• World War Z
    • Most of the weapons the US Army uses at Yonkers. They use "Shock and Awe" weaponry against the zombies, which is ineffective against them, in addition to a combat system for infantry that allows you to hear and see everything your buddies are seeing. This does nothing for morale when it is stated that the aerial recon showed a horde of zombies millions strong marching out of New York when they were already having a lot of trouble against the front ranks. Also, a soldier is ambushed and torn apart outside a house, and his camera gets all of the action. This stuff, along with a plan that ignores much of the good terrain, written by armchair generals who had spent decades preparing for World War III with the Soviets, allows the army to be slaughtered. This happens all over the world, apparently—South Korea had a similar incident at Inchon.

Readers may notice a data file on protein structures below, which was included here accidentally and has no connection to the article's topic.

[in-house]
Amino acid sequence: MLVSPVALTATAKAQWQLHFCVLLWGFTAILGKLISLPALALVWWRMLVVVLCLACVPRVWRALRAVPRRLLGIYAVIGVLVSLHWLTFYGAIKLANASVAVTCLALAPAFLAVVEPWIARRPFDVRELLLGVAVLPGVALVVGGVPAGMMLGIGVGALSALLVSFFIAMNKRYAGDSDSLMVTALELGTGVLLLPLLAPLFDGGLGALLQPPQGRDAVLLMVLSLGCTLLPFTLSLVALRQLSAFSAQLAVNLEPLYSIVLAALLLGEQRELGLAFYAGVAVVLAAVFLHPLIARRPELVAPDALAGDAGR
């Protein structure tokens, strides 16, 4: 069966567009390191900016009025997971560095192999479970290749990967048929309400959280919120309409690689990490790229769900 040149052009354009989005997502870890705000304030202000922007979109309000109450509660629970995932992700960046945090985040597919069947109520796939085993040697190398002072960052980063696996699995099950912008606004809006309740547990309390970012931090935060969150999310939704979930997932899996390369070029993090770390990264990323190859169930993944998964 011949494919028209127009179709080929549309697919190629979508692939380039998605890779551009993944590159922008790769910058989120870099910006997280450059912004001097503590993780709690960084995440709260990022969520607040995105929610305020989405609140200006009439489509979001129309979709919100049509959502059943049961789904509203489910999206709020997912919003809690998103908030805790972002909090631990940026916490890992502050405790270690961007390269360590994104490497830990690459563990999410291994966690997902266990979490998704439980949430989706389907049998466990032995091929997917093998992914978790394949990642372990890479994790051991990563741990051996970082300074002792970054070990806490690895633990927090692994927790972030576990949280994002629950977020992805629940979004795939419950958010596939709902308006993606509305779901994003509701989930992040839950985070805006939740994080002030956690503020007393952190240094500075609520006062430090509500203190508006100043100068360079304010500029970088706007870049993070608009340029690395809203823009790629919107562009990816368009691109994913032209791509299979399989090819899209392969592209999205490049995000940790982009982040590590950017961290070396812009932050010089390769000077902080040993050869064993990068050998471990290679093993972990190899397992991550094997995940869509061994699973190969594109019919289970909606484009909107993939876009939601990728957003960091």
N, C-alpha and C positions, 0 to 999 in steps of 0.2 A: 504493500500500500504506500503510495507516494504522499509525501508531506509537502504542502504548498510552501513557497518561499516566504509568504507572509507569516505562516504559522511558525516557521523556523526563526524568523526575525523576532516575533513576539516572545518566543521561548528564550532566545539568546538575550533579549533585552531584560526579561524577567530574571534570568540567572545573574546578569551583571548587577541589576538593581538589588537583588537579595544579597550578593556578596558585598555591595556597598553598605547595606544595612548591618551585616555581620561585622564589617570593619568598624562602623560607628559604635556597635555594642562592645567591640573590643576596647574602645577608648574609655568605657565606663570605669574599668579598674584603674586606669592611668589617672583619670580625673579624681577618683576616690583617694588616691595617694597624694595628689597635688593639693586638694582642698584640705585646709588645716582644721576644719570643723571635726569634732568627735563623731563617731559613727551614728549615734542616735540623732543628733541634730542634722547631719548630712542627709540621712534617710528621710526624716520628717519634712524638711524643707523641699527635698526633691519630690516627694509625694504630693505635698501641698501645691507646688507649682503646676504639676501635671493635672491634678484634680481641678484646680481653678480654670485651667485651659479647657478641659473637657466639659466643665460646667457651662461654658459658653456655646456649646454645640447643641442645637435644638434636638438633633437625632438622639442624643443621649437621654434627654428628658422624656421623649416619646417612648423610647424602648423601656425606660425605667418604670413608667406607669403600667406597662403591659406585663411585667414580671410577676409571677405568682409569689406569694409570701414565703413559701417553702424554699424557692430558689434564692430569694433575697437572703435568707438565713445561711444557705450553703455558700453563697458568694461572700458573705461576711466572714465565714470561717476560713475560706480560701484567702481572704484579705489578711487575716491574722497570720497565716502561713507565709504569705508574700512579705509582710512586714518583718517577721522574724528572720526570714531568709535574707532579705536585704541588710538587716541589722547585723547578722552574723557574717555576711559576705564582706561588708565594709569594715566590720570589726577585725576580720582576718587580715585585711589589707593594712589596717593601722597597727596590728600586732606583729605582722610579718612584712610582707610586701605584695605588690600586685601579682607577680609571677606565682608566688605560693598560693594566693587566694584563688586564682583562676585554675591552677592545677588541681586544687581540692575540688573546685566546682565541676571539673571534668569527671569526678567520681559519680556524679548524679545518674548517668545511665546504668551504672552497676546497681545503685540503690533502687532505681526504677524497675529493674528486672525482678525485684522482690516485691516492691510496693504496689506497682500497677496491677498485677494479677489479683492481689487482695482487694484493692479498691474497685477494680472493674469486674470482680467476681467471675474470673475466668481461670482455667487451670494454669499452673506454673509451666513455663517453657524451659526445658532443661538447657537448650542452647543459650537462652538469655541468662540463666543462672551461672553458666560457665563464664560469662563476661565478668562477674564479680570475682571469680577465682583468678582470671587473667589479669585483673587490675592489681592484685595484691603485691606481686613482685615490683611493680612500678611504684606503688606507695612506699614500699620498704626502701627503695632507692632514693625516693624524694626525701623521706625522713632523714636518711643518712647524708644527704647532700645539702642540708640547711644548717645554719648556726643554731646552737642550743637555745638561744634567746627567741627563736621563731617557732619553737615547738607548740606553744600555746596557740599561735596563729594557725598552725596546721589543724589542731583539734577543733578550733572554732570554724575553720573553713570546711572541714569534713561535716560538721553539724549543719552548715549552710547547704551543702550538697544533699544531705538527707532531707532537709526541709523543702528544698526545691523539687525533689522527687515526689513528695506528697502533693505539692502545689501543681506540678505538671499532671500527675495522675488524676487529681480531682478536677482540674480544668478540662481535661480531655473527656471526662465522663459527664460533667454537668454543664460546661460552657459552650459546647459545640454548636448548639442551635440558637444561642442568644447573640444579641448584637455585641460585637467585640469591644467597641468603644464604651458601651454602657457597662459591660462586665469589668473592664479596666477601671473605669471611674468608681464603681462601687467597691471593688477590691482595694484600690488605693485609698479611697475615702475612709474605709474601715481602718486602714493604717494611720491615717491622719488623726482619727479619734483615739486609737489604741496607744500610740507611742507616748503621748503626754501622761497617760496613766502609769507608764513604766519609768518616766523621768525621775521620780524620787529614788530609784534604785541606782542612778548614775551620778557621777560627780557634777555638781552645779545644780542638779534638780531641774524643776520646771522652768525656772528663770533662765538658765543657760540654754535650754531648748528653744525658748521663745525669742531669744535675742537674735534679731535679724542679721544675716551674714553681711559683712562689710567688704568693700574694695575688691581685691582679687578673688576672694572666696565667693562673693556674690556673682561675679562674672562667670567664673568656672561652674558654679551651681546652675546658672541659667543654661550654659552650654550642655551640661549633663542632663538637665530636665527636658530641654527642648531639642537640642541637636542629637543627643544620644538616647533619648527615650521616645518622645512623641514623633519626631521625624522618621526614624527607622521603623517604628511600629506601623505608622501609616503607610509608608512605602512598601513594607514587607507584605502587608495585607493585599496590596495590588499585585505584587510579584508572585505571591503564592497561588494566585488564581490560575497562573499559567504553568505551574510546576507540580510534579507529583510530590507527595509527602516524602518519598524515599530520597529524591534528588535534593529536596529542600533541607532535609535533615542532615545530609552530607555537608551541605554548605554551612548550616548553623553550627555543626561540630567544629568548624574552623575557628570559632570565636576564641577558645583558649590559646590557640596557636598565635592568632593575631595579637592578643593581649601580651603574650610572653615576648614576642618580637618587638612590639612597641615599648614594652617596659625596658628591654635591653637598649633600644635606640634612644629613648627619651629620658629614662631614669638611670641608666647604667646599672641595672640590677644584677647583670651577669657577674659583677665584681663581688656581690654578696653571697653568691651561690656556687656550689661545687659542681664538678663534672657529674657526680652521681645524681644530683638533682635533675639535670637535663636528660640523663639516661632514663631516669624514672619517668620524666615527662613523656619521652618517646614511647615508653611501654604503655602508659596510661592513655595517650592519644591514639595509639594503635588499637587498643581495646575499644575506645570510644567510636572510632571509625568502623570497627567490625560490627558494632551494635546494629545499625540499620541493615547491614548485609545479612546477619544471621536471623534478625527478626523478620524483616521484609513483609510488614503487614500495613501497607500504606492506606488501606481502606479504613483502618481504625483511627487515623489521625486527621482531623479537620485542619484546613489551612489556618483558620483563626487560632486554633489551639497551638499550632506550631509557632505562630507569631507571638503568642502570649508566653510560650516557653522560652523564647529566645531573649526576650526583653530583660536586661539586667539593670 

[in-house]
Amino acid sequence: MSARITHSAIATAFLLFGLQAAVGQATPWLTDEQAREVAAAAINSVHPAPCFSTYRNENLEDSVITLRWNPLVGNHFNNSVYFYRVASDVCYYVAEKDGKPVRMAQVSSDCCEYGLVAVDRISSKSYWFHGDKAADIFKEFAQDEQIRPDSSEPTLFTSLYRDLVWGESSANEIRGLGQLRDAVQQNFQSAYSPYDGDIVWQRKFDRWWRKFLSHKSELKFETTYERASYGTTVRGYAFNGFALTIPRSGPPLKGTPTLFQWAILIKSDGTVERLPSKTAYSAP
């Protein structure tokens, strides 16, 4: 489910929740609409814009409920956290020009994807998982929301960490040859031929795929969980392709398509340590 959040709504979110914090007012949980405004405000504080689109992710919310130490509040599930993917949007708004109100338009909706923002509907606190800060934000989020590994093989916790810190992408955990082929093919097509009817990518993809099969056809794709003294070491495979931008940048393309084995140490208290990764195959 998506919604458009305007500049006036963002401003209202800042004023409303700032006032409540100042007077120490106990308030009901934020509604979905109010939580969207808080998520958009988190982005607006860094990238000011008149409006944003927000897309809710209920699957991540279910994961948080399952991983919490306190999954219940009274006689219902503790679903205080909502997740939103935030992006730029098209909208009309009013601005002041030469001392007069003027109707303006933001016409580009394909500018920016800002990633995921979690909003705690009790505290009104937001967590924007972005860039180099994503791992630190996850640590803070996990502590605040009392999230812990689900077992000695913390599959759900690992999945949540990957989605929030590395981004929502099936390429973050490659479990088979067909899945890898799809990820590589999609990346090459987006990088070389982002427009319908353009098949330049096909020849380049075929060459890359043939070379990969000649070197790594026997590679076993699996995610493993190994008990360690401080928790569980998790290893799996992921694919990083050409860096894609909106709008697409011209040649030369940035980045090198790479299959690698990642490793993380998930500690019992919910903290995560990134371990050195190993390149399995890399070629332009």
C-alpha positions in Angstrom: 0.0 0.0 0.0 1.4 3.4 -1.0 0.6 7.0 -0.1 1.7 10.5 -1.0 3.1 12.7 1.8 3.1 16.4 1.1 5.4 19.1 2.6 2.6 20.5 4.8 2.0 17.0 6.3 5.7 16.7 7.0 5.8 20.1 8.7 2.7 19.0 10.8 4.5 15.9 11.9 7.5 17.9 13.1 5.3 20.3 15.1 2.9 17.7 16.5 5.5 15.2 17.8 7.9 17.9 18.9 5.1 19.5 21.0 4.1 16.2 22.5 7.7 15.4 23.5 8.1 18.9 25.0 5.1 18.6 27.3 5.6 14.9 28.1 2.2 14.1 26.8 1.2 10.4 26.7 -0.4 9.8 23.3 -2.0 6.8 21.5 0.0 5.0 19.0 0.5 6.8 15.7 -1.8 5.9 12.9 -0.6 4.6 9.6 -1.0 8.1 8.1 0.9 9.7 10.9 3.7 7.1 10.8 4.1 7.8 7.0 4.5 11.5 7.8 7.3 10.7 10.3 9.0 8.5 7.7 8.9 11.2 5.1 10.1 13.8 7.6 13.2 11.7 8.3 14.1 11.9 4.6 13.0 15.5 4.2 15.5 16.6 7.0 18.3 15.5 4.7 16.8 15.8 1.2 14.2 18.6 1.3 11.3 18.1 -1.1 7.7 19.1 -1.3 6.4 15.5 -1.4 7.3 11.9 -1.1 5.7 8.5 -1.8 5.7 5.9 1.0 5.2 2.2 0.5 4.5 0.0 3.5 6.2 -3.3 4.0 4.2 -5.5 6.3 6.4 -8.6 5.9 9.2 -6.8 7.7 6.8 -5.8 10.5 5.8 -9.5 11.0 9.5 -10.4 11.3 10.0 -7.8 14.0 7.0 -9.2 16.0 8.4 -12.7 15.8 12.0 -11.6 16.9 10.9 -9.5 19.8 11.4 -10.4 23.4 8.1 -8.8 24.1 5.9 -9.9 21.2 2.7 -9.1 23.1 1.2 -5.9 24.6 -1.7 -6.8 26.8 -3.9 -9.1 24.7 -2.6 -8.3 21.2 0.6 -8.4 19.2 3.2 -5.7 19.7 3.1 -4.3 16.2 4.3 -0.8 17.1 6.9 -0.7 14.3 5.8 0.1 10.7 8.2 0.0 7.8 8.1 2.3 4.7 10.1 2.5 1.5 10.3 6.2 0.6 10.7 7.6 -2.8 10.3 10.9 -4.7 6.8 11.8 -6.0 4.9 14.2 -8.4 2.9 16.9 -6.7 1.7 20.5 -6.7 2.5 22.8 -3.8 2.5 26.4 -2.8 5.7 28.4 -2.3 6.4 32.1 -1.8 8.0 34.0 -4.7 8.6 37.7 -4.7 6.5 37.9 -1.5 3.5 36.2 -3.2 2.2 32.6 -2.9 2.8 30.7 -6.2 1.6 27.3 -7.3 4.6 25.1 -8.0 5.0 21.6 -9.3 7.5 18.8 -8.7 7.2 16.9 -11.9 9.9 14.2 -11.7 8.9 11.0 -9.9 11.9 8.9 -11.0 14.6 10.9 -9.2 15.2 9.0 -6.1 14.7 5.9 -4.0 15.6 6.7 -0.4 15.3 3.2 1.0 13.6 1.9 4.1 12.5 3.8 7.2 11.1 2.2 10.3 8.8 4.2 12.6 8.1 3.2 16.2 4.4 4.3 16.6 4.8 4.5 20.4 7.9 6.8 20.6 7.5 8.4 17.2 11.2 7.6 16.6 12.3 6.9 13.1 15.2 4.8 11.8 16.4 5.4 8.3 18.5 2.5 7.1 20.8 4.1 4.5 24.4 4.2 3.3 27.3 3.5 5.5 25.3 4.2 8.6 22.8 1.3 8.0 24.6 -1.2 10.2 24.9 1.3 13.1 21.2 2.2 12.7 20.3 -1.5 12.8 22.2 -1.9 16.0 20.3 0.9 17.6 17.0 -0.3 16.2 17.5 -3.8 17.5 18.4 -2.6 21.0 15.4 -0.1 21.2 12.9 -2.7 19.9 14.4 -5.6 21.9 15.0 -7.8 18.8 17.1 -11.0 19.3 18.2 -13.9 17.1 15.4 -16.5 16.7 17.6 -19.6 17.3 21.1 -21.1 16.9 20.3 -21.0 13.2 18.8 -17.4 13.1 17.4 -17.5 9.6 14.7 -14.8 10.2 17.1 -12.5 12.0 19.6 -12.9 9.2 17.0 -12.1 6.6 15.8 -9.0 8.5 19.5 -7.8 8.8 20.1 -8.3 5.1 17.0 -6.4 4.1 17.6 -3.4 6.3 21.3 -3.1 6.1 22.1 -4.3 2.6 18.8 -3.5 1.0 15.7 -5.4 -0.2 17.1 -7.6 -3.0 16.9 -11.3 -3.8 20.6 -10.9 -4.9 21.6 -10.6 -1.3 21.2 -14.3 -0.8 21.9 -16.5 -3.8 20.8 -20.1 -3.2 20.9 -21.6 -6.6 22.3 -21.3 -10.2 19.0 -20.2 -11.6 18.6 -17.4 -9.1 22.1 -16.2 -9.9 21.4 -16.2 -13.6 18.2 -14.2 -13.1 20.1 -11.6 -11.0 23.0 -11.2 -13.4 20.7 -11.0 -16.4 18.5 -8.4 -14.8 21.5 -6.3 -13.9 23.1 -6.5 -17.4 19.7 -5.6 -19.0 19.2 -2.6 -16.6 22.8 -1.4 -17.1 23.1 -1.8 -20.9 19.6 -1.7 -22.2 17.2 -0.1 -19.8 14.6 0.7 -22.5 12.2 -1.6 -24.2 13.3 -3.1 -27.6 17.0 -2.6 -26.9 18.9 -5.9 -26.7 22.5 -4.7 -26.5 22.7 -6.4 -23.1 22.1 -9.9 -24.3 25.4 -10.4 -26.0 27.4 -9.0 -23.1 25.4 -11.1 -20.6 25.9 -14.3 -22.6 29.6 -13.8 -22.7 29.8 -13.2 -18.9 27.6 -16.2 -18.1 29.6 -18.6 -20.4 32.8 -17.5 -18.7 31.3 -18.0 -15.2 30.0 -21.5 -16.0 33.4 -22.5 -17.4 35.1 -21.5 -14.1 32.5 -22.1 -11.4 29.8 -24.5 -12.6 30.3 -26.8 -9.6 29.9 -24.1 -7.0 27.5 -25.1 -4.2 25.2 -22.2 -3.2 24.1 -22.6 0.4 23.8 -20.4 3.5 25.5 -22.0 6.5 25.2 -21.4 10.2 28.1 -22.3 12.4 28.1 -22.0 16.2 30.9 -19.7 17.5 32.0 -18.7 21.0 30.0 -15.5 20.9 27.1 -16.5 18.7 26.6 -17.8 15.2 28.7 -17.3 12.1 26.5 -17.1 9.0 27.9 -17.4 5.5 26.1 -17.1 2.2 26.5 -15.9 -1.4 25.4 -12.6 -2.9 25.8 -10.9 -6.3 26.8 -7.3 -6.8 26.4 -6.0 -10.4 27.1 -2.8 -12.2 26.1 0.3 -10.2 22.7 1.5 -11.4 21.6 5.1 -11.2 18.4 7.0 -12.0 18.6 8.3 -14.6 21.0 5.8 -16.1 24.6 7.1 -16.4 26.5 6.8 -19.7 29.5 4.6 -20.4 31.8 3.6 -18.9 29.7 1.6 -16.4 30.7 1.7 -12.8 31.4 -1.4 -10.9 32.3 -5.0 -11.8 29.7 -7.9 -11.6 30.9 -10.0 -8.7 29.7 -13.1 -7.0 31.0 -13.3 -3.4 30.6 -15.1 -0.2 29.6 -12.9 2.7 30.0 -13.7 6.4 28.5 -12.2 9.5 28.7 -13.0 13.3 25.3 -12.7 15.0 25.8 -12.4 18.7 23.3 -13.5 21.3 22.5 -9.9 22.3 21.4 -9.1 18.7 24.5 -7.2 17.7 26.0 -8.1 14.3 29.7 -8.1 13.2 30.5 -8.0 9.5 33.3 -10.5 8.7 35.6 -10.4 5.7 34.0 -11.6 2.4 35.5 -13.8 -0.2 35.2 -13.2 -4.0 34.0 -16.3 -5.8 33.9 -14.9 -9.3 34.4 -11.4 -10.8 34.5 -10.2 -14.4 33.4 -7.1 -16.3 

• MHTELS (Mobile Tactical High Energy Laser) and Zeus, anti-missile and anti-mine technology, respectively. Terribly inefficient for anti-zombie work, as they take forever to kill organic targets, but make for great propaganda footage, because they make heads boil apart.
    • Also, the guy early in the outbreak who fights the zombies by strapping on some rollerblades and attempts to mow down zombies with a meat cleaver attached to a hockey stick. He doesn't make it home, as he gets tripped by a zombie, is dragged into a sewer by his ponytail, and then gets mocked by Paris Hilton after a news camera catches it.
    • The tactic used by the US Armed Forces in the American reclamation is almost this: two lines of infantry, stretching the entire continent, moving in synchronicity. The line wasn't in step, for obvious reasons—differing terrain and weather, places that required a grouped offensive, et cetera. Todd Wanio discusses having to wait weeks at a time before bad weather stopped hampering them and mop-up operations in places that the line missed.